Israeli border police officers stand guard as Palestinians pray at Lions' Gate, the entrance to Jerusalem's Old City, in protest over Israel's new security measures at the Temple Mount July 20, 2017..
(photo credit: REUTERS)
Opposition MKs criticized Friday morning’s security cabinet decision to essentially adopt the police stance and leave the metal detectors at the entrances to the Temple Mount ahead of Muslim prayers.
Labor Party chairman Avi Gabbay said it was a mistake that the ministers decided to pass the buck to the police but that the police and the IDF will stand up to the security challenge before them.
Zionist Union MK Omer Bar-Lev, a former commander of the General Staff Reconnaissance Unit (Sayeret Matkal), said, “The State of Israel fell into the trap laid for them by the terrorists to change our conflict with the Palestinians to a religious conflict between Islam and us.”
Bar-Lev said it was a mistake to leave the metal detectors in place. He accused Prime Minister Benjamin Netanyahu and the security cabinet of “running from responsibility by leaving decisions to the police and rejecting the recommendations of the IDF and the Shin Bet security service.”
Meretz chairwoman Zehava Gal-On fiercely criticized the security cabinet decision.
“Netanyahu and his group of incompetent individuals have rolled the hot potato into the hands of the Israeli police, in the clear knowledge that it has the potential to explode into violence and the situation could spin out of control,” said Gal-On. “Netanyahu feels the shadow of [Bayit Yehudi chairman Naftali Bennett behind him and prioritizes political considerations over security considerations.”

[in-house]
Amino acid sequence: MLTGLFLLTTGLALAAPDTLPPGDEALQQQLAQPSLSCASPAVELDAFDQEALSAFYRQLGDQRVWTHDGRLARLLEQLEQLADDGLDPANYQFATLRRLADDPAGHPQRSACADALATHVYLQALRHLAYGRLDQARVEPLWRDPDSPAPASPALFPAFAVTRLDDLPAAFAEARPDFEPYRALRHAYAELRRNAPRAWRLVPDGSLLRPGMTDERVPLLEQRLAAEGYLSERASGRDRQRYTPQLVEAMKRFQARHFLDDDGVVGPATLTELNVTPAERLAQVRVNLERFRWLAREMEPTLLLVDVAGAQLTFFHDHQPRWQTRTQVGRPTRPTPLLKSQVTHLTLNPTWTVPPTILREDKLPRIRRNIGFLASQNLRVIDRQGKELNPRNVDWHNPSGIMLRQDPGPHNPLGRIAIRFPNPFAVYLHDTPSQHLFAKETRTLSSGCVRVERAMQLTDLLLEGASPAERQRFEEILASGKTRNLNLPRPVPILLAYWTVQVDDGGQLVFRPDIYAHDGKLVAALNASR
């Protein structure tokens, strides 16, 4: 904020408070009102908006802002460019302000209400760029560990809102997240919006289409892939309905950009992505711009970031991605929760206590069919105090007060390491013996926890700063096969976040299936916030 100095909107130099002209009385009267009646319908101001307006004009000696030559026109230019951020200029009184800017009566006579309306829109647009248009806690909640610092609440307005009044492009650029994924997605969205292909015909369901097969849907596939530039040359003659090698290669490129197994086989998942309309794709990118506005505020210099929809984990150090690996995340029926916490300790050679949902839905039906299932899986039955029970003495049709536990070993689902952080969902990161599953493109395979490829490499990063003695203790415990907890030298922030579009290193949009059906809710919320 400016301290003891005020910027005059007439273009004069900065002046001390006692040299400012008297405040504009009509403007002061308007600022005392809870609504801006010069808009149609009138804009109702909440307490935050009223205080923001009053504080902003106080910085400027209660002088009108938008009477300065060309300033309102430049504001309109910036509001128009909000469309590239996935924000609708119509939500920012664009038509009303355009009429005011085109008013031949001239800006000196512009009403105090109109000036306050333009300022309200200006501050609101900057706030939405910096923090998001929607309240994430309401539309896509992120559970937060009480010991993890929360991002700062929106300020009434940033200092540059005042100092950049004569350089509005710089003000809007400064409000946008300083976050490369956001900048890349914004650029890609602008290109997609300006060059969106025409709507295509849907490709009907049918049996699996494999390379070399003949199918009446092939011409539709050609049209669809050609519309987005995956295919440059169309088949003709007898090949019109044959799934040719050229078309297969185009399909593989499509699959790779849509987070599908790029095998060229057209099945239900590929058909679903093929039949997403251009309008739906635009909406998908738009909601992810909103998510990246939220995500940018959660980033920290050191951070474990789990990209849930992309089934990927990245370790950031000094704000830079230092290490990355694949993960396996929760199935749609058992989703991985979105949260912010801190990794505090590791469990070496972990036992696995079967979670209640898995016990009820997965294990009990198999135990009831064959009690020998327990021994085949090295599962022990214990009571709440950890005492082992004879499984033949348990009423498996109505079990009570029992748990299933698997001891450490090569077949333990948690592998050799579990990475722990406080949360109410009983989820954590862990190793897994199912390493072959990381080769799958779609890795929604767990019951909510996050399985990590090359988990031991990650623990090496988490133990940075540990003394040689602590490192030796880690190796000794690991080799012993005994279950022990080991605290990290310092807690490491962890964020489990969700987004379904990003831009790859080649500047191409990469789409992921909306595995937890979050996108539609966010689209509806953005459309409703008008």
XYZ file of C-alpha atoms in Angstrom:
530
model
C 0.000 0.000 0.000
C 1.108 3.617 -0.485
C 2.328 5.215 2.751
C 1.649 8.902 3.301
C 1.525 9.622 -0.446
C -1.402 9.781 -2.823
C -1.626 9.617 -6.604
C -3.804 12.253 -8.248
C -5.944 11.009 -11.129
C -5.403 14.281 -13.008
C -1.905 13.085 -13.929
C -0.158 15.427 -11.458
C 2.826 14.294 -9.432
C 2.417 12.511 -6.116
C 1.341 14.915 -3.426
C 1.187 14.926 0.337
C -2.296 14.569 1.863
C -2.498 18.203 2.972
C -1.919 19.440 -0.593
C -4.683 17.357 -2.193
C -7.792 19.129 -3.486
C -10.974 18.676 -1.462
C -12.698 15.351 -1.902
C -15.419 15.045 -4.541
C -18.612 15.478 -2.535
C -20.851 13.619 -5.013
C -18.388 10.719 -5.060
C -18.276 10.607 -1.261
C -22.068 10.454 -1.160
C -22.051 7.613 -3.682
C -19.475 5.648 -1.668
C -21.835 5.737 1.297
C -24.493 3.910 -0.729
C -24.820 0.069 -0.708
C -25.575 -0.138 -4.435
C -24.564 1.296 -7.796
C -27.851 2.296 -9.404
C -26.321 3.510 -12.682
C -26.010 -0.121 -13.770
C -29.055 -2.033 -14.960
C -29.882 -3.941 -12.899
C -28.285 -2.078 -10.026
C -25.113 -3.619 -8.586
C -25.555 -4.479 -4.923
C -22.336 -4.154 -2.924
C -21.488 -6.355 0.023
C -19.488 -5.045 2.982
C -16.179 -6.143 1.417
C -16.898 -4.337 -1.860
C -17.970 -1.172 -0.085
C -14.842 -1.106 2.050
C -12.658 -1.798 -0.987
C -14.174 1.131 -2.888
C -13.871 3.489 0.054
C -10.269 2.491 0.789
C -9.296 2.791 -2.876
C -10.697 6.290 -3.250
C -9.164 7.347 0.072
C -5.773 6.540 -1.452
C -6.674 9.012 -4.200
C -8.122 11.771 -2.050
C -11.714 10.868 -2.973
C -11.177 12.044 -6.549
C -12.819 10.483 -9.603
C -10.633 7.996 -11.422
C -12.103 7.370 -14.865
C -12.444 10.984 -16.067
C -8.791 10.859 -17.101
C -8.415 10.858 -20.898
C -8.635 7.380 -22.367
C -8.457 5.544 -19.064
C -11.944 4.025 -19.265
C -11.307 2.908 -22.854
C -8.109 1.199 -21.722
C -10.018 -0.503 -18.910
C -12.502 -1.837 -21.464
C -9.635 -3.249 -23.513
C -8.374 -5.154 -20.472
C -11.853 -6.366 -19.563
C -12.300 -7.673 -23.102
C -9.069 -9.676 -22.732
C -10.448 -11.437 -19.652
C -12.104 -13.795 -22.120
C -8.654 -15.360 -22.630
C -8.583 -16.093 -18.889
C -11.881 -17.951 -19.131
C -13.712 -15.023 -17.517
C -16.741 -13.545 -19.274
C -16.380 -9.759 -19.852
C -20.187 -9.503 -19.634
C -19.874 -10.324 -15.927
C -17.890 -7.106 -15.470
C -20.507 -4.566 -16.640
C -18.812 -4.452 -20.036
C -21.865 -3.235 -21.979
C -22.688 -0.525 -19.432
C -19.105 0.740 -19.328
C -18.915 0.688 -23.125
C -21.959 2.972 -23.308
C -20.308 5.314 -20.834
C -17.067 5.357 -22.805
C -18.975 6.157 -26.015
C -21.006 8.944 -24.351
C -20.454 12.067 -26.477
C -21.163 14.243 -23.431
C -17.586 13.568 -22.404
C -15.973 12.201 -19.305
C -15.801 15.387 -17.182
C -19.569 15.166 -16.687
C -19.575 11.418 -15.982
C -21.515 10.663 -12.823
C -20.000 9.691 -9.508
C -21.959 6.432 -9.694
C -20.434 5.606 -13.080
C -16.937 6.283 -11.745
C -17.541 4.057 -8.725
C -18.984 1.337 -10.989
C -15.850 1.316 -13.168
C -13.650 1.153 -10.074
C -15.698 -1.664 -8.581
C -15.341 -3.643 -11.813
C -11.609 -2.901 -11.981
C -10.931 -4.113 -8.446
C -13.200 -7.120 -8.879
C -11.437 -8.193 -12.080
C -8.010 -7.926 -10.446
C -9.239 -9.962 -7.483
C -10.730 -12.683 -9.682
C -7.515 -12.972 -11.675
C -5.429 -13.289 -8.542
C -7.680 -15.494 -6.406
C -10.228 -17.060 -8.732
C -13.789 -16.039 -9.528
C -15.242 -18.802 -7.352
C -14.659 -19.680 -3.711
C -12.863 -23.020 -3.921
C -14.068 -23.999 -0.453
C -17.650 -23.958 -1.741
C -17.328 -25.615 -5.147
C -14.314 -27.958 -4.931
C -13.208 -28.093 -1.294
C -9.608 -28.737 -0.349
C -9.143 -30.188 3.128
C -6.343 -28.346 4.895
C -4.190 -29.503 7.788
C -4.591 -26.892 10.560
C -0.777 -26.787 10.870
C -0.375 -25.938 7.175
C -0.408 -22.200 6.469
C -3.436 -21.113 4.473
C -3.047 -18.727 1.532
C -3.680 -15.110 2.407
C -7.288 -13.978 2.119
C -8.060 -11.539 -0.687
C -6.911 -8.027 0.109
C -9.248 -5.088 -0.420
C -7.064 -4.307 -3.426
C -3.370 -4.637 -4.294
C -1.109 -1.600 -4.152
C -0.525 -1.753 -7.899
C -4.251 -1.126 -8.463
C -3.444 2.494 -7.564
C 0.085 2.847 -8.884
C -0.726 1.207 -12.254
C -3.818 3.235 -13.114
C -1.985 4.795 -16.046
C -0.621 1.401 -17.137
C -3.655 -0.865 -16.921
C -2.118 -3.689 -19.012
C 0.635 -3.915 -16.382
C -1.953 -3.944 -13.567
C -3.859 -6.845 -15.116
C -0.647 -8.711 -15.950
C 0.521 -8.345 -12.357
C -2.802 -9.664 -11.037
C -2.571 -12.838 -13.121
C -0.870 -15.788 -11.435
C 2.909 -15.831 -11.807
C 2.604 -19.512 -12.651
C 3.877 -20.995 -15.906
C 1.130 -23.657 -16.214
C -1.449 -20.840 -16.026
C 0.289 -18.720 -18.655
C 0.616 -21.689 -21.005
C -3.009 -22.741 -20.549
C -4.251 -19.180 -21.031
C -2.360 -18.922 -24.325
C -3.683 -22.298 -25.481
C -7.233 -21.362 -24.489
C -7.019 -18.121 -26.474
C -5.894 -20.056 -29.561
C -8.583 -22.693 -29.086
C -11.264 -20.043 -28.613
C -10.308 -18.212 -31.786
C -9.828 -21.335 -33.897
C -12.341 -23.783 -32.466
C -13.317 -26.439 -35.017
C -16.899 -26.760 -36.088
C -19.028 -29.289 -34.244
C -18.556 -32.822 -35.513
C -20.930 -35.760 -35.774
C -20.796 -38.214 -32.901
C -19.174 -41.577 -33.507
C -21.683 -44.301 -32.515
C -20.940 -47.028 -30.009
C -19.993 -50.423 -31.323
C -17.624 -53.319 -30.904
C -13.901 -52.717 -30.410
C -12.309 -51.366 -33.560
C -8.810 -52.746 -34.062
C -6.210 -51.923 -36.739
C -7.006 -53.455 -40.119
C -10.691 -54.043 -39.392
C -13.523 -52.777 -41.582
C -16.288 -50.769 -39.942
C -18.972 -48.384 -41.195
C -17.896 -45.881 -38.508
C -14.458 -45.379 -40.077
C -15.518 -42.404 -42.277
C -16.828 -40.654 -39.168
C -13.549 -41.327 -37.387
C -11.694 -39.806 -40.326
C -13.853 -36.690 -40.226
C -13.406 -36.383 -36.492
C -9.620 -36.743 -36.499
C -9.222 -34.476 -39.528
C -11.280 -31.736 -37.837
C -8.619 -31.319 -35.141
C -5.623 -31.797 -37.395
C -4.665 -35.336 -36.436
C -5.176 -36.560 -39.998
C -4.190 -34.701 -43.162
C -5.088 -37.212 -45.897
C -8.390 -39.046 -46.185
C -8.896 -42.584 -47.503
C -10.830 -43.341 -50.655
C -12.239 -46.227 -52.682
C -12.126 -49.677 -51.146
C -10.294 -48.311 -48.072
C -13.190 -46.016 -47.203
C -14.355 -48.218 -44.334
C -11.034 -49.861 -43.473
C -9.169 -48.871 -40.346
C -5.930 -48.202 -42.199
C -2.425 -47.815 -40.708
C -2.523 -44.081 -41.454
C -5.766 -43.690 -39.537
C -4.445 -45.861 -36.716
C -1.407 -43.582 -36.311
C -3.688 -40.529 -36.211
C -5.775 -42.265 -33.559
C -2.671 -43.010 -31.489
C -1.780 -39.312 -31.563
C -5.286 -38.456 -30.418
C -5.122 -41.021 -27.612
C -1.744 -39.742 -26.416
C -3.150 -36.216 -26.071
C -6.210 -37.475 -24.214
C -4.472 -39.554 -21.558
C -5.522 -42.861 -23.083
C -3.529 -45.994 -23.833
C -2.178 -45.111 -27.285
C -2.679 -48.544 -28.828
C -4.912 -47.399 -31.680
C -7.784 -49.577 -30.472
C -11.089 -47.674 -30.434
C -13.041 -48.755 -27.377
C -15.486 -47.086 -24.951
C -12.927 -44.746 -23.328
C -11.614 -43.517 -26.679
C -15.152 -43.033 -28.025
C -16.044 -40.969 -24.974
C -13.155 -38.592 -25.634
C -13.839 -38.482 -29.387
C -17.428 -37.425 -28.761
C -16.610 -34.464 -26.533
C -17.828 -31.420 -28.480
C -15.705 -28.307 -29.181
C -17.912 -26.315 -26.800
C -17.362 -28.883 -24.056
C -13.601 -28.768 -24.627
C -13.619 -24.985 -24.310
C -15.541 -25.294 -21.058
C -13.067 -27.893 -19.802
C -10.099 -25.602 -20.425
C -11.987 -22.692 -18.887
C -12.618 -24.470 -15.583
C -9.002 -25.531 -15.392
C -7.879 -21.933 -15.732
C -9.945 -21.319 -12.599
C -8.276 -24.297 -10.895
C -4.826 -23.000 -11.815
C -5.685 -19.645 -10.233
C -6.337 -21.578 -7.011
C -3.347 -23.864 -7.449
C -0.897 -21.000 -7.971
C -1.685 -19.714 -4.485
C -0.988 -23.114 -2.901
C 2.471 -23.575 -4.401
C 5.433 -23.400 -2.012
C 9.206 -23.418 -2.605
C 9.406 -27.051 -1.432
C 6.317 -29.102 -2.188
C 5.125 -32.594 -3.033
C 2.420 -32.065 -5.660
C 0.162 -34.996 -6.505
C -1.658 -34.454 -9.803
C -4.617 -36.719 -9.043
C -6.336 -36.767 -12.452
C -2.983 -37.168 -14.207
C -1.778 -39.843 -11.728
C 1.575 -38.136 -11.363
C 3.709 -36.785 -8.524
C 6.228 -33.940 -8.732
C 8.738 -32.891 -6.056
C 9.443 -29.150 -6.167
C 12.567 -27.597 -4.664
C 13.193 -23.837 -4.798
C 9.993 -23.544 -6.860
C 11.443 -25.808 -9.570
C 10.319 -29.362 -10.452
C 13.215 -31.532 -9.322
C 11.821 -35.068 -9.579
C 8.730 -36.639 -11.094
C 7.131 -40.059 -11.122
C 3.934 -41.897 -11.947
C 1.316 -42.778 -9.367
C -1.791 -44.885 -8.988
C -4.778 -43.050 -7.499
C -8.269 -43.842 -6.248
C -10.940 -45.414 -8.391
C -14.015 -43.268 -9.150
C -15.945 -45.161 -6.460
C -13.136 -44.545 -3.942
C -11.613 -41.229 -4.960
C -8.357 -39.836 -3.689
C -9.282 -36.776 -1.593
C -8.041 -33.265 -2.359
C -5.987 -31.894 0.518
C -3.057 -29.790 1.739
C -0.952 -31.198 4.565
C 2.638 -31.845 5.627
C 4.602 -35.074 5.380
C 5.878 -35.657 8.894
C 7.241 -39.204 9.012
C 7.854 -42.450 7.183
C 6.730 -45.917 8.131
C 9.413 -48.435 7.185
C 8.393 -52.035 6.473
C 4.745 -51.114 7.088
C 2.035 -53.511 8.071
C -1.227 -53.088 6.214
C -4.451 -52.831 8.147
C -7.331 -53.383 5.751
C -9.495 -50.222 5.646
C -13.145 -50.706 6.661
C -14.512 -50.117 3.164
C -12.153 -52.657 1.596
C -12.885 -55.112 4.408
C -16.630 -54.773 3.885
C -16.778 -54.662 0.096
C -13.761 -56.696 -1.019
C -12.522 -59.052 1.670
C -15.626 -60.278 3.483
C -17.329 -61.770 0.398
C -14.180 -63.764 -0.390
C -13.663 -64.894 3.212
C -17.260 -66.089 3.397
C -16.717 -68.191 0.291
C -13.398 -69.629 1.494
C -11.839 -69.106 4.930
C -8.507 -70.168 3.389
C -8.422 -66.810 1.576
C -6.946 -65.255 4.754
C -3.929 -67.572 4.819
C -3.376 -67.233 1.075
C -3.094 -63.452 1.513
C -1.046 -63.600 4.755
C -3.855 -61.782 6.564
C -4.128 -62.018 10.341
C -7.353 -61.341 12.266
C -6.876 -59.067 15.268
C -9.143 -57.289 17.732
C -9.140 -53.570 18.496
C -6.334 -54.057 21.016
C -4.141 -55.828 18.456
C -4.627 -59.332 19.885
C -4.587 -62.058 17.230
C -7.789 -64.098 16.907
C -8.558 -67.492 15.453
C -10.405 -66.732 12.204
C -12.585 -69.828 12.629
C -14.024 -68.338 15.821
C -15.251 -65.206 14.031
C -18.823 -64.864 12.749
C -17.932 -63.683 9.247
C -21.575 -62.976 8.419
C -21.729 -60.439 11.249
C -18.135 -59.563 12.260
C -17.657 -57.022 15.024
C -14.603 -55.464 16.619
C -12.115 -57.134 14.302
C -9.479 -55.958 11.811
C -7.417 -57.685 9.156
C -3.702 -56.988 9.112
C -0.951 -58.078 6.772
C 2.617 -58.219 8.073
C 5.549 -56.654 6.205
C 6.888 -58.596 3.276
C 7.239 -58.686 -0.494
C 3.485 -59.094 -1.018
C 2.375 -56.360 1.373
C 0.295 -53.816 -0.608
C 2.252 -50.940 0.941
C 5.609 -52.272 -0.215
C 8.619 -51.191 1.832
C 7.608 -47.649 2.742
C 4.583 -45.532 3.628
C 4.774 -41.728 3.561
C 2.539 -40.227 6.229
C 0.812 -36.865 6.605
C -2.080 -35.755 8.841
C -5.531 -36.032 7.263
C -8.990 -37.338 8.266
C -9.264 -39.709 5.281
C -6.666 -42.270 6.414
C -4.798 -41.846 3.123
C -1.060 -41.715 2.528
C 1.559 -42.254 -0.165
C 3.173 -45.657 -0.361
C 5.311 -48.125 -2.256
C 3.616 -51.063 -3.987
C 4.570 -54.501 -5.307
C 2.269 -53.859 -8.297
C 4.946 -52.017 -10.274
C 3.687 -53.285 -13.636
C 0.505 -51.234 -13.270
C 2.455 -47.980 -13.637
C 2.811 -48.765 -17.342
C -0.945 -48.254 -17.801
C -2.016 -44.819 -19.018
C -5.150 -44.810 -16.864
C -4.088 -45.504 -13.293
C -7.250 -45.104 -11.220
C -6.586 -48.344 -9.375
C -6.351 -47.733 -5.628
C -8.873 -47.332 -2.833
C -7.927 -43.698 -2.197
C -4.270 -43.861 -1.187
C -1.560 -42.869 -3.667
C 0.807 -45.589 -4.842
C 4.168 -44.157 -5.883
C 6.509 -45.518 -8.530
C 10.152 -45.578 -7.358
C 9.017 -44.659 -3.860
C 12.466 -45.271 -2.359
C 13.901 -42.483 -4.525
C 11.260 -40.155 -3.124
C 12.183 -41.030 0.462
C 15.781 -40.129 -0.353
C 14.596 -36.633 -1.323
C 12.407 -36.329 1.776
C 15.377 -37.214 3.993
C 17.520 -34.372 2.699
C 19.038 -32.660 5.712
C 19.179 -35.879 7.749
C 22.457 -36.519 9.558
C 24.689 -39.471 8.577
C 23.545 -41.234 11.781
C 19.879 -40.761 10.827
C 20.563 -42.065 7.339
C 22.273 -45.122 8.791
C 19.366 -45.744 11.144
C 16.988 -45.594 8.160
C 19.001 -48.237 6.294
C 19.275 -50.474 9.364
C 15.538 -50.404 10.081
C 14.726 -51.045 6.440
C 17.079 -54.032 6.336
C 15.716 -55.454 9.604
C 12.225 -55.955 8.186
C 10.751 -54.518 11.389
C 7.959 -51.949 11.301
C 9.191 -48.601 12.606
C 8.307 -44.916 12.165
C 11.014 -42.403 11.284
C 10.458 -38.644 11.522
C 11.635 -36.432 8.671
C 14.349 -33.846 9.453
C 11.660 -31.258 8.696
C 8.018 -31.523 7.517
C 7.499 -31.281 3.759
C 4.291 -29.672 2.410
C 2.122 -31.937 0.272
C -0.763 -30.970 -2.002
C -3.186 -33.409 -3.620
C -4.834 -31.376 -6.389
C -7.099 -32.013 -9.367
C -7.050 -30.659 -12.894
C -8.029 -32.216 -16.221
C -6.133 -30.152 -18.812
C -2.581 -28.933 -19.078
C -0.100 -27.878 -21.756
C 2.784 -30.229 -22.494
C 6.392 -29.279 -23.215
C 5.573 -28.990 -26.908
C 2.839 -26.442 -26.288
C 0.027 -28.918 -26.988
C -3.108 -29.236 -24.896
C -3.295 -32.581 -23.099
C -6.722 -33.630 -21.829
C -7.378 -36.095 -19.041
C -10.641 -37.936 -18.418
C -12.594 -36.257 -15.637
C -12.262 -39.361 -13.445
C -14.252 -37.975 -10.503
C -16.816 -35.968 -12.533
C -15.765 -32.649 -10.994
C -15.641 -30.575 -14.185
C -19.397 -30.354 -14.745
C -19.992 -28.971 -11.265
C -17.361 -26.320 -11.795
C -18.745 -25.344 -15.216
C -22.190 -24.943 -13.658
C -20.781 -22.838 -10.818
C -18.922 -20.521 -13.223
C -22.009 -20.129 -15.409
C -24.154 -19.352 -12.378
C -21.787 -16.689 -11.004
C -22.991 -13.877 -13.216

Transportation Minister Israel Katz (Likud), who like Education Minister Bennett is a member of the security cabinet, said that Israel remains responsible for the security of the Temple Mount and won’t compromise it’s authority over the site.
“The Temple Mount is in our hands, and we cannot compromise on our sovereignty,” Katz said. “Unlike what was published, the security cabinet did make a decision – to continue using all means to restore security, including metal detectors.
It’s up to the police to implement our decision.”
Deputy Foreign Minister Tzipi Hotovely (Likud) tweeted that the cabinet had come to the “right decision” and that Netanyahu had “looked after the national interest.”
Jerusalem Mayor Nir Barkat said that he’s backing the police and that the security cabinet’s decision to keep the metal detectors is the right choice.
“The decision of Jerusalem Police District head Asst.-Ch.Yoram Halevy to place these metal detectors near the Temple Mount is a brave decision,” said Barkat, “because this time last week we had two policemen killed [by terrorists who used weapons smuggled onto the Mount]. He is taking responsibility that things like this will not happen again.”
Barkat added that Israel should not be intimidated by threats and should not reward terrorism by backing down: “I welcome the police on their courageous decisions and cabinet for backing them up.”
“This is not a political issue, but a security-related one,” Barkat added. “No one is trying the change the status quo on Temple Mount, and I call on all Muslim residents to calm the spirits, avoid violence and listen to the police.”
Kulanu MK Rachel Azaria, a former Jerusalem deputy mayor, said that in order to prevent an explosion on the Temple Mount, the security cabinet decision should have accompanied by intensive outreach to the moderate Arab civil society leaders of Jerusalem.
Agriculture Minister Uri Ariel said on Army Radio that Israel should allow everyone to pray on Temple Mount, adding that it is the only place in the world where Jews are not allowed to pray freely. Ariel also called on Netanyahu to change the current situation and noted that “the prime minister is facing a great challenge.”Tovah Lazaroff and Udi Shaham contributed to this report.
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